- The Washington Times - Wednesday, April 30, 2014

Former Minnesota Gov. Tim Pawlenty said Wednesday he believes former Florida Gov. Jeb Bush can win the Republican presidential nomination in 2016, dismissing the notion that conservatives wouldn’t elect an “establishment” candidate by pointing to the party’s standard bearer the past two presidential cycles.

“See John McCain; see Mitt Romney,” Mr. Pawlenty, who ended his 2012 presidential campaign in the summer of 2011, said on MSNBC’s “Morning Joe.” “In McCain’s case, a very compelling personal story and a gritty performance; in Mitt Romney’s case, obviously a man of great talent but also someone with a tremendous amount of campaign resources and infrastructure.”

Jeb can do that,” Mr. Pawlenty continued. “But it’s not going to be uncontested, assuming he runs, and there’s a bunch of people who are going to get in the race [who will] have something to say about it.”

Mr. Pawlenty went on to say the party has “shifted” and that it’s not so much a manifestation of the tea party as it is a Libertarian wing on the right represented by people like Sen. Rand Paul of Kentucky.

“You wouldn’t have predicted McCain or Romney won last time — they did,” he said.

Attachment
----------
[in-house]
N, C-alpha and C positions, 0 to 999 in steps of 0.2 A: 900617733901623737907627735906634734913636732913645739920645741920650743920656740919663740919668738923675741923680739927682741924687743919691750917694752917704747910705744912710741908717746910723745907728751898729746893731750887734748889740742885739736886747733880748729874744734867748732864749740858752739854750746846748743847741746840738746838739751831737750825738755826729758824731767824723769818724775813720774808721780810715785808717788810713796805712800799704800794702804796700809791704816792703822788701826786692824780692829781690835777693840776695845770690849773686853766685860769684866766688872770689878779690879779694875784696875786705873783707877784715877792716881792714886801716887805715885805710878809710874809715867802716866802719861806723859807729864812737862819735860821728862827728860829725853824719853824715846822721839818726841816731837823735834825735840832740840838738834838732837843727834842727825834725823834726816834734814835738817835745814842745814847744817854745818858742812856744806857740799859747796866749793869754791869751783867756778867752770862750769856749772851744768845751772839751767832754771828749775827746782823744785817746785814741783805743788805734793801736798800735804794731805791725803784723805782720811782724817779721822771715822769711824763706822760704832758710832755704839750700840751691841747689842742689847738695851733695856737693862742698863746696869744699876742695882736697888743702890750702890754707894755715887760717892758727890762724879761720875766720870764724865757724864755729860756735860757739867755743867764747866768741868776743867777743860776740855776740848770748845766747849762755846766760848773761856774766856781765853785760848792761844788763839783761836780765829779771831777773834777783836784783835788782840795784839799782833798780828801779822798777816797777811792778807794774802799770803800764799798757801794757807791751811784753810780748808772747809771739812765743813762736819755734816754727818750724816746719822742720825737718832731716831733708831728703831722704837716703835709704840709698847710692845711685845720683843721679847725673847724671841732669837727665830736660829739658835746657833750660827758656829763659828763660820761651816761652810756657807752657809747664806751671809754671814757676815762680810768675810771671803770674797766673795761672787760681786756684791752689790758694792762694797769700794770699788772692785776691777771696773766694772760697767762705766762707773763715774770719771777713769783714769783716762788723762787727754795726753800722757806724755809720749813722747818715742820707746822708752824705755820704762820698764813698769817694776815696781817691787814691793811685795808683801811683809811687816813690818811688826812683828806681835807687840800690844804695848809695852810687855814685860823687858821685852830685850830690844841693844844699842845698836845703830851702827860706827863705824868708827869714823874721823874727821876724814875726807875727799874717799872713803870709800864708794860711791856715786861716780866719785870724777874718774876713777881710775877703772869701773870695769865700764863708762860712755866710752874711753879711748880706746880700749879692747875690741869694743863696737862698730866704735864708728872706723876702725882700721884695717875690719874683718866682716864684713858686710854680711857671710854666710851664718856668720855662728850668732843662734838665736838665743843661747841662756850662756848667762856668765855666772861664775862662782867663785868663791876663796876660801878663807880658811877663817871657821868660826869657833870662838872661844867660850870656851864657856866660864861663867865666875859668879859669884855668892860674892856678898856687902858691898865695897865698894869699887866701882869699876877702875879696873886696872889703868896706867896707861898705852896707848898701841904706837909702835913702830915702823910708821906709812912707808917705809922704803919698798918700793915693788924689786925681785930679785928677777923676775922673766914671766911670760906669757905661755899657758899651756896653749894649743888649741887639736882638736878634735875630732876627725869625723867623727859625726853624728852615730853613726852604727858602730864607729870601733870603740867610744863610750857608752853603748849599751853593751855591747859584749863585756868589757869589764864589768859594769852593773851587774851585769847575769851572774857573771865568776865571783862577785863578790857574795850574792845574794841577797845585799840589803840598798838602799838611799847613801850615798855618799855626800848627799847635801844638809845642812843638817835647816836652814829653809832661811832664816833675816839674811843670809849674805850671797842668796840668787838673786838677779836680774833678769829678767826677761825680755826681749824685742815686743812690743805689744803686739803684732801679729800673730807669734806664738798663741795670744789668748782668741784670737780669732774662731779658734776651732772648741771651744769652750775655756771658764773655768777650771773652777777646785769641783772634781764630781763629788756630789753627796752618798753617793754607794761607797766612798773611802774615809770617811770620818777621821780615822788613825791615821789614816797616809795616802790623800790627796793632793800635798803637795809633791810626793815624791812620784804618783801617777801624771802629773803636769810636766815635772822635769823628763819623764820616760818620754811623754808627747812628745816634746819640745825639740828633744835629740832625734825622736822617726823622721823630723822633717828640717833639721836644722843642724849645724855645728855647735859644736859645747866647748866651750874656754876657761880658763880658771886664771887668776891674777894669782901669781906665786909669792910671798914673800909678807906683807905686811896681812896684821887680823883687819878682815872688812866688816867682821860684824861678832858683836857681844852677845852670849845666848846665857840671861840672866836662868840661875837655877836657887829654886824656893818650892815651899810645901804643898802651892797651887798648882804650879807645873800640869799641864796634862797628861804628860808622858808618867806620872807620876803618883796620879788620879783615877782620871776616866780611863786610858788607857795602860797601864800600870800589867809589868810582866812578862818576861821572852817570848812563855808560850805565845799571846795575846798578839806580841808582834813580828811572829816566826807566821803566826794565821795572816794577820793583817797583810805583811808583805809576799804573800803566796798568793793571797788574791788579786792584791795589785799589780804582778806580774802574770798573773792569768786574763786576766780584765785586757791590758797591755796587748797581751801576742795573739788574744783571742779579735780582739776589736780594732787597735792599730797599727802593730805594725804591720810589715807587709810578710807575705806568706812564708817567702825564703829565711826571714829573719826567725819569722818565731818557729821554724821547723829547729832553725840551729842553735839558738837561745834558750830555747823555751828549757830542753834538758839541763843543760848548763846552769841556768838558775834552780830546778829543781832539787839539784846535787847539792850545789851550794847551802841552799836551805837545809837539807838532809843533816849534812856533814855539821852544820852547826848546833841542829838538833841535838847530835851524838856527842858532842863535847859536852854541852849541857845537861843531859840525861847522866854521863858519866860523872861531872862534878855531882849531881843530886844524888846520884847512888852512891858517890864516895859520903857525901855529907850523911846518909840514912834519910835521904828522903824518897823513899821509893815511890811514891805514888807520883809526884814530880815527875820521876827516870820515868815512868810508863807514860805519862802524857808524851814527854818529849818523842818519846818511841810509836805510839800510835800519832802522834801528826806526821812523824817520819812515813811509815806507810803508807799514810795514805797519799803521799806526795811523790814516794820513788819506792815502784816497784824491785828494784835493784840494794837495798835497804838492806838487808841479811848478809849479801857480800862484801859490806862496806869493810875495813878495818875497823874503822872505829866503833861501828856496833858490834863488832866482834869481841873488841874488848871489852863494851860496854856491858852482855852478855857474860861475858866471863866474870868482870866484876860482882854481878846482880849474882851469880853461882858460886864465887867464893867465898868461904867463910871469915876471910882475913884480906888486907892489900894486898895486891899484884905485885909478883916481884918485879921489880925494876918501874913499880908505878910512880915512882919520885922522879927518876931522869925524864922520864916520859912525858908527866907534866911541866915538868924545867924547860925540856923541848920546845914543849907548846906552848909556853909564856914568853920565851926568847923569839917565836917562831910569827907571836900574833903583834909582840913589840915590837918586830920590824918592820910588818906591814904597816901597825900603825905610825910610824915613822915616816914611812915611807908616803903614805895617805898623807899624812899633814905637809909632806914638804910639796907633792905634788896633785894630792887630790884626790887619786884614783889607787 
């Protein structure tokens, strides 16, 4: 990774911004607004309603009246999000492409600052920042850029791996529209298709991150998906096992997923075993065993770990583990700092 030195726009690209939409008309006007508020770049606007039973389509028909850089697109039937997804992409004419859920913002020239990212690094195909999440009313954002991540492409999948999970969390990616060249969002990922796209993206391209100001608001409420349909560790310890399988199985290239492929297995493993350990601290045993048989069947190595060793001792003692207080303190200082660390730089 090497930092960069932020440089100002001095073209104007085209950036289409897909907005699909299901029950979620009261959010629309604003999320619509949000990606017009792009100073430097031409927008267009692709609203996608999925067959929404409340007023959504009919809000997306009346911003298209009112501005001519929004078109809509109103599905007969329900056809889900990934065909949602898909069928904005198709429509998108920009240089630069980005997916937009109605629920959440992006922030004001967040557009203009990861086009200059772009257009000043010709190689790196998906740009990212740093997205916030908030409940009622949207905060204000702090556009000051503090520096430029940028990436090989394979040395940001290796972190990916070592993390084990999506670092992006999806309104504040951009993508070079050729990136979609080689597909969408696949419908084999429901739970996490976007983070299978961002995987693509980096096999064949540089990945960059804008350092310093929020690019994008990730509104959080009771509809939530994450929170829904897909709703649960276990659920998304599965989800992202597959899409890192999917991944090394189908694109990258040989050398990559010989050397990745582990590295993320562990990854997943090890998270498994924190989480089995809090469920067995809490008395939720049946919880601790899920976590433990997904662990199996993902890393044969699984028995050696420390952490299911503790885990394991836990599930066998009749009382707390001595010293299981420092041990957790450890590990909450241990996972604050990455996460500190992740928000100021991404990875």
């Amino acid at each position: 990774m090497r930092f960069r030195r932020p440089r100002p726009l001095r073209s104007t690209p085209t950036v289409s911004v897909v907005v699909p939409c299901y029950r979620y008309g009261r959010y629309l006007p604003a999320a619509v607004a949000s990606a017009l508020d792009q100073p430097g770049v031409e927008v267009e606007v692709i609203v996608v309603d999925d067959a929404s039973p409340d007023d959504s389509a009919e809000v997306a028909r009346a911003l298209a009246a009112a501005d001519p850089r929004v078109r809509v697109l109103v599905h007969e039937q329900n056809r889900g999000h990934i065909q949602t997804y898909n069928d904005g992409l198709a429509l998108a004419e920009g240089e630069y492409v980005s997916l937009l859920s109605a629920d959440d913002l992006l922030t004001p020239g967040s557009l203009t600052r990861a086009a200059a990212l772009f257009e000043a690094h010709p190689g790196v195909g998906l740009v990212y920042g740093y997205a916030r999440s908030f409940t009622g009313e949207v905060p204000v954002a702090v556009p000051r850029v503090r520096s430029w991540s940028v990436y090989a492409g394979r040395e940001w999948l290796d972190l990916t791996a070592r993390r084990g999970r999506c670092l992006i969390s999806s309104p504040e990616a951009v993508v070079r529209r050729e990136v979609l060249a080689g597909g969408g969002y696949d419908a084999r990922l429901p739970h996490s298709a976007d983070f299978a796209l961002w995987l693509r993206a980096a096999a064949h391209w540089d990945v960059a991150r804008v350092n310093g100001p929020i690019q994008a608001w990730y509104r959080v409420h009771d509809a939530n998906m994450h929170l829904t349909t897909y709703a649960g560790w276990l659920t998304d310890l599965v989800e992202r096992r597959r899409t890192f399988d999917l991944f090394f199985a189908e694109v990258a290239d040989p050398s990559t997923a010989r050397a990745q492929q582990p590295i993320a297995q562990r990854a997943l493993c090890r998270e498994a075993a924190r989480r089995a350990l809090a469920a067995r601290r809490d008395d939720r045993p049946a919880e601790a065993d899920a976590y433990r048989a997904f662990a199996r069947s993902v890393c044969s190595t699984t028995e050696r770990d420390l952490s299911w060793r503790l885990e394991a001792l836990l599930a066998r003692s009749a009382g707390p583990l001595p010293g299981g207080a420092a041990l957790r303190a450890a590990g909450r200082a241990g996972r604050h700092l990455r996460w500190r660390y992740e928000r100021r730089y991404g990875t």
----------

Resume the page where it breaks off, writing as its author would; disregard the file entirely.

Mr. Bush’s last name could present a problem for him if he chooses to run, said a new NBC News/Wall Street Journal poll.

Sixty-nine percent agree with former first lady Barbara Bush’s statement that “there are more than two or three families who should run for high office in America.”

Ten percent of people who agreed said it applied more to Mr. Bush, 7 percent who agreed said it applied more to former Secretary of State Hillary Rodham Clinton, and 50 percent who agreed said it applied equally to both.

Compared to about a year ago, Americans also view Mr. Bush less favorably.

Twenty-one percent view him positively and 32 percent have a negative view. Eleven months ago, 26 percent had a positive view of him, and 23 percent had a negative view.

The poll of 1,000 adults taken from April 23-27 has a margin of error of plus or minus 3.1 percentage points.

Copyright © 2016 The Washington Times, LLC. Click here for reprint permission.

blog comments powered by Disqus

 

Click to Read More

Click to Hide